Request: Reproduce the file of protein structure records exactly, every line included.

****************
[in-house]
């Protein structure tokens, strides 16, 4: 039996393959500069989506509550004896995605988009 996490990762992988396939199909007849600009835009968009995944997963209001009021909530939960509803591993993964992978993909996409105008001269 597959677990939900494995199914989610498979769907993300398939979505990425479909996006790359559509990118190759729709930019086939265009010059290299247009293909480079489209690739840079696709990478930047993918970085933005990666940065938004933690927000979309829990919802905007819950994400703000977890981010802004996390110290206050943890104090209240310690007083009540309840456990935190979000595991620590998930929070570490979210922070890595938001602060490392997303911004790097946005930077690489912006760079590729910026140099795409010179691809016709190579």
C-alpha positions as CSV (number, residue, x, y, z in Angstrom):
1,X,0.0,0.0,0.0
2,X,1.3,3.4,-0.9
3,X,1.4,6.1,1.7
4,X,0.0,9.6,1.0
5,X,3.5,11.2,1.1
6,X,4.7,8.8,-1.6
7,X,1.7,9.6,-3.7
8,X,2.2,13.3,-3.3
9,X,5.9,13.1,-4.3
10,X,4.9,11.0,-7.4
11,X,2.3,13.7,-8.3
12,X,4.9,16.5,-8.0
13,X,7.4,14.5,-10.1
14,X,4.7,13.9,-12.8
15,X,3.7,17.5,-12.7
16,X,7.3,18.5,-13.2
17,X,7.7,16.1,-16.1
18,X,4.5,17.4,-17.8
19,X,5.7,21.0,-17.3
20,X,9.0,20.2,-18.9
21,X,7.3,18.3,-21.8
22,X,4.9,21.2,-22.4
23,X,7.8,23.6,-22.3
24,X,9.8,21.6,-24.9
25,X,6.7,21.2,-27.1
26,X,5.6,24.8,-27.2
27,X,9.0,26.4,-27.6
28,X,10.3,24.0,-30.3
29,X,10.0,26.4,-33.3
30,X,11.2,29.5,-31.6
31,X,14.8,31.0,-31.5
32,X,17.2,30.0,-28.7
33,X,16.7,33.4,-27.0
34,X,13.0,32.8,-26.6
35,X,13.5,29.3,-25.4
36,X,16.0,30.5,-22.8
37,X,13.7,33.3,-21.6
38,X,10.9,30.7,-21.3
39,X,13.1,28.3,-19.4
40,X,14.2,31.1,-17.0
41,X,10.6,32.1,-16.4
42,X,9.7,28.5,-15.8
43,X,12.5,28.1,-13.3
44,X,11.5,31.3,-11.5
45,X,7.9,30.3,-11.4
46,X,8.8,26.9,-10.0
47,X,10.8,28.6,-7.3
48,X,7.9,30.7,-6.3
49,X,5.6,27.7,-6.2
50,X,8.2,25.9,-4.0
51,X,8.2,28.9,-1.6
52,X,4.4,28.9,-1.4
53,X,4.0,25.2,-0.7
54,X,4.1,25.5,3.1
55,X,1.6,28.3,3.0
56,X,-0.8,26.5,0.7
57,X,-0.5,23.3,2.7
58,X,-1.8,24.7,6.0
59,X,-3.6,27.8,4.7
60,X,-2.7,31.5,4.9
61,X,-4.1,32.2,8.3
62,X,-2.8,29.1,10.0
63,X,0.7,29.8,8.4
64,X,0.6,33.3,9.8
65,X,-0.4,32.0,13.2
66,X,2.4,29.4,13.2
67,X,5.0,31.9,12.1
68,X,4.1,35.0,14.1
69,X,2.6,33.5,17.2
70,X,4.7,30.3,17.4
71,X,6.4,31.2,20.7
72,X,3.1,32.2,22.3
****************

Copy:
[in-house]
């Protein structure tokens, strides 16, 4: 039996393959500069989506509550004896995605988009 996490990762992988396939199909007849600009835009968009995944997963209001009021909530939960509803591993993964992978993909996409105008001269 597959677990939900494995199914989610498979769907993300398939979505990425479909996006790359559509990118190759729709930019086939265009010059290299247009293909480079489209690739840079696709990478930047993918970085933005990666940065938004933690927000979309829990919802905007819950994400703000977890981010802004996390110290206050943890104090209240310690007083009540309840456990935190979000595991620590998930929070570490979210922070890595938001602060490392997303911004790097946005930077690489912006760079590729910026140099795409010179691809016709190579």
C-alpha positions as CSV (number, residue, x, y, z in Angstrom):
1,X,0.0,0.0,0.0
2,X,1.3,3.4,-0.9
3,X,1.4,6.1,1.7
4,X,0.0,9.6,1.0
5,X,3.5,11.2,1.1
6,X,4.7,8.8,-1.6
7,X,1.7,9.6,-3.7
8,X,2.2,13.3,-3.3
9,X,5.9,13.1,-4.3
10,X,4.9,11.0,-7.4
11,X,2.3,13.7,-8.3
12,X,4.9,16.5,-8.0
13,X,7.4,14.5,-10.1
14,X,4.7,13.9,-12.8
15,X,3.7,17.5,-12.7
16,X,7.3,18.5,-13.2
17,X,7.7,16.1,-16.1
18,X,4.5,17.4,-17.8
19,X,5.7,21.0,-17.3
20,X,9.0,20.2,-18.9
21,X,7.3,18.3,-21.8
22,X,4.9,21.2,-22.4
23,X,7.8,23.6,-22.3
24,X,9.8,21.6,-24.9
25,X,6.7,21.2,-27.1
26,X,5.6,24.8,-27.2
27,X,9.0,26.4,-27.6
28,X,10.3,24.0,-30.3
29,X,10.0,26.4,-33.3
30,X,11.2,29.5,-31.6
31,X,14.8,31.0,-31.5
32,X,17.2,30.0,-28.7
33,X,16.7,33.4,-27.0
34,X,13.0,32.8,-26.6
35,X,13.5,29.3,-25.4
36,X,16.0,30.5,-22.8
37,X,13.7,33.3,-21.6
38,X,10.9,30.7,-21.3
39,X,13.1,28.3,-19.4
40,X,14.2,31.1,-17.0
41,X,10.6,32.1,-16.4
42,X,9.7,28.5,-15.8
43,X,12.5,28.1,-13.3
44,X,11.5,31.3,-11.5
45,X,7.9,30.3,-11.4
46,X,8.8,26.9,-10.0
47,X,10.8,28.6,-7.3
48,X,7.9,30.7,-6.3
49,X,5.6,27.7,-6.2
50,X,8.2,25.9,-4.0
51,X,8.2,28.9,-1.6
52,X,4.4,28.9,-1.4
53,X,4.0,25.2,-0.7
54,X,4.1,25.5,3.1
55,X,1.6,28.3,3.0
56,X,-0.8,26.5,0.7
57,X,-0.5,23.3,2.7
58,X,-1.8,24.7,6.0
59,X,-3.6,27.8,4.7
60,X,-2.7,31.5,4.9
61,X,-4.1,32.2,8.3
62,X,-2.8,29.1,10.0
63,X,0.7,29.8,8.4
64,X,0.6,33.3,9.8
65,X,-0.4,32.0,13.2
66,X,2.4,29.4,13.2
67,X,5.0,31.9,12.1
68,X,4.1,35.0,14.1
69,X,2.6,33.5,17.2
70,X,4.7,30.3,17.4
71,X,6.4,31.2,20.7
72,X,3.1,32.2,22.3